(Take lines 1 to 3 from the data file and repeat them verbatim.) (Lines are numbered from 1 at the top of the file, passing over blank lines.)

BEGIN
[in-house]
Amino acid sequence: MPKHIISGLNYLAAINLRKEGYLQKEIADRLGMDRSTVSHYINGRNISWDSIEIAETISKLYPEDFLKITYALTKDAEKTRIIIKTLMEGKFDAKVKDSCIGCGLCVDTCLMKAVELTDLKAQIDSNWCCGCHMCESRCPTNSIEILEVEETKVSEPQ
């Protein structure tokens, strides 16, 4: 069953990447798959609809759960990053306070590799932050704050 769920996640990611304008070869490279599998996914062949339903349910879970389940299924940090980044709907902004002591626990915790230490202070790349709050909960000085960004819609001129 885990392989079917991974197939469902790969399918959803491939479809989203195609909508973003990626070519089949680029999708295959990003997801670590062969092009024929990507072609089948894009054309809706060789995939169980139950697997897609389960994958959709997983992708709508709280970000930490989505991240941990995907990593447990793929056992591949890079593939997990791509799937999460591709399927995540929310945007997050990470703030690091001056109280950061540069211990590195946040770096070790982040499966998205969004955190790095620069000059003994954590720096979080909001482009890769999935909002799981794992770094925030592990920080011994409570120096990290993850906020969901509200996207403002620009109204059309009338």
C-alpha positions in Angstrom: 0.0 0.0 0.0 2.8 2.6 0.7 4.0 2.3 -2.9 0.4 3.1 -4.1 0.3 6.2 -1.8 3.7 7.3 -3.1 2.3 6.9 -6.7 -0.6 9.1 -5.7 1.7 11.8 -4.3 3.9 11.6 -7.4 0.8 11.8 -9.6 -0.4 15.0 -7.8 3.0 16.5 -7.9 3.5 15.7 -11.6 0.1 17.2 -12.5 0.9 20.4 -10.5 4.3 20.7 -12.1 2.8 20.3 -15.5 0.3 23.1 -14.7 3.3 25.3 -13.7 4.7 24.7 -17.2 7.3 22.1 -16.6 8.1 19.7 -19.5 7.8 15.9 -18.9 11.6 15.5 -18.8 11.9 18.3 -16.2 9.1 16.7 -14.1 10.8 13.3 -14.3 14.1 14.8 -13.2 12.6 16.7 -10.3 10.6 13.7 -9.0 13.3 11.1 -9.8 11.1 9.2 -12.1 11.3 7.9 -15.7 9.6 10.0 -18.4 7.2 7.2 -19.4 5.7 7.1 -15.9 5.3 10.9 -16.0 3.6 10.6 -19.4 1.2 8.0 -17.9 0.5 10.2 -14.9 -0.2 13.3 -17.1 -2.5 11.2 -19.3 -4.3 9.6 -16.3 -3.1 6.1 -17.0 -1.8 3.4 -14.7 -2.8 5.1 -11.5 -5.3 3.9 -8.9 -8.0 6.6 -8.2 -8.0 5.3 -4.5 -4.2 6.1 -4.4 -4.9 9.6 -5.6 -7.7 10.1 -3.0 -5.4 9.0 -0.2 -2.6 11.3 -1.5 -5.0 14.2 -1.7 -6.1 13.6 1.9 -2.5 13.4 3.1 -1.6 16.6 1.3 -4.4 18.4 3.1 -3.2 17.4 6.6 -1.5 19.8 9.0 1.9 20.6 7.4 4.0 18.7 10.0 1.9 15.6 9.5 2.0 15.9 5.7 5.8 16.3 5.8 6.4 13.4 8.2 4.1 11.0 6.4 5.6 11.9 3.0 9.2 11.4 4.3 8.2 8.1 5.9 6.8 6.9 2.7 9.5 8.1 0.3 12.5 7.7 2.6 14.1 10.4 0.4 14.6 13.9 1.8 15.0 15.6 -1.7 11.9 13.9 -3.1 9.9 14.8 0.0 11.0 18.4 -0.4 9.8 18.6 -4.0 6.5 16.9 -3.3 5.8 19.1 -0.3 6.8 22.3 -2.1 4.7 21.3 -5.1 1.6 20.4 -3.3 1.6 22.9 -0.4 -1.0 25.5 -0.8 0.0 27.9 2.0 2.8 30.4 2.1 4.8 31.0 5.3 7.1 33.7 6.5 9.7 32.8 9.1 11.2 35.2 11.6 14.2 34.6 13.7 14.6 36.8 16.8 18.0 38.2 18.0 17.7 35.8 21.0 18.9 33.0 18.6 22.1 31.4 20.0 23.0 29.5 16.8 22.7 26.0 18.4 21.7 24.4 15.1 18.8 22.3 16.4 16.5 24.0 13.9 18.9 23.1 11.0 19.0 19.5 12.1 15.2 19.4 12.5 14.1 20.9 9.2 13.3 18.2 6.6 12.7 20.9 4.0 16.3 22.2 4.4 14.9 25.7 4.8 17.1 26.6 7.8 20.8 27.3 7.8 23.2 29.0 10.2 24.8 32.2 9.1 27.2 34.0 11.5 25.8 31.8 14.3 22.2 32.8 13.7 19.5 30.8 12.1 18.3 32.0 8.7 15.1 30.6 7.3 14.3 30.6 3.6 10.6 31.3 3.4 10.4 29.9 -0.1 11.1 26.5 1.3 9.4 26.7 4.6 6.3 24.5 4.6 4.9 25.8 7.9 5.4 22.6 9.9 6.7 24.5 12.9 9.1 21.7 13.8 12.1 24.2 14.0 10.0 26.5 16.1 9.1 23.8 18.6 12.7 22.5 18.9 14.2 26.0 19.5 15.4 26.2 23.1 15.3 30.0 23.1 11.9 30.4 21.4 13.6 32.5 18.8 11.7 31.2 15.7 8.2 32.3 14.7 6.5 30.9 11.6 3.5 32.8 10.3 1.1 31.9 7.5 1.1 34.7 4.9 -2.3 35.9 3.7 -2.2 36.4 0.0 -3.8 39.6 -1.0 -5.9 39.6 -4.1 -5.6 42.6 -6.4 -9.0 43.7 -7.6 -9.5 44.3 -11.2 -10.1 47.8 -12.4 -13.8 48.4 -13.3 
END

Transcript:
[in-house]
Amino acid sequence: MPKHIISGLNYLAAINLRKEGYLQKEIADRLGMDRSTVSHYINGRNISWDSIEIAETISKLYPEDFLKITYALTKDAEKTRIIIKTLMEGKFDAKVKDSCIGCGLCVDTCLMKAVELTDLKAQIDSNWCCGCHMCESRCPTNSIEILEVEETKVSEPQ
């Protein structure tokens, strides 16, 4: 069953990447798959609809759960990053306070590799932050704050 769920996640990611304008070869490279599998996914062949339903349910879970389940299924940090980044709907902004002591626990915790230490202070790349709050909960000085960004819609001129 885990392989079917991974197939469902790969399918959803491939479809989203195609909508973003990626070519089949680029999708295959990003997801670590062969092009024929990507072609089948894009054309809706060789995939169980139950697997897609389960994958959709997983992708709508709280970000930490989505991240941990995907990593447990793929056992591949890079593939997990791509799937999460591709399927995540929310945007997050990470703030690091001056109280950061540069211990590195946040770096070790982040499966998205969004955190790095620069000059003994954590720096979080909001482009890769999935909002799981794992770094925030592990920080011994409570120096990290993850906020969901509200996207403002620009109204059309009338």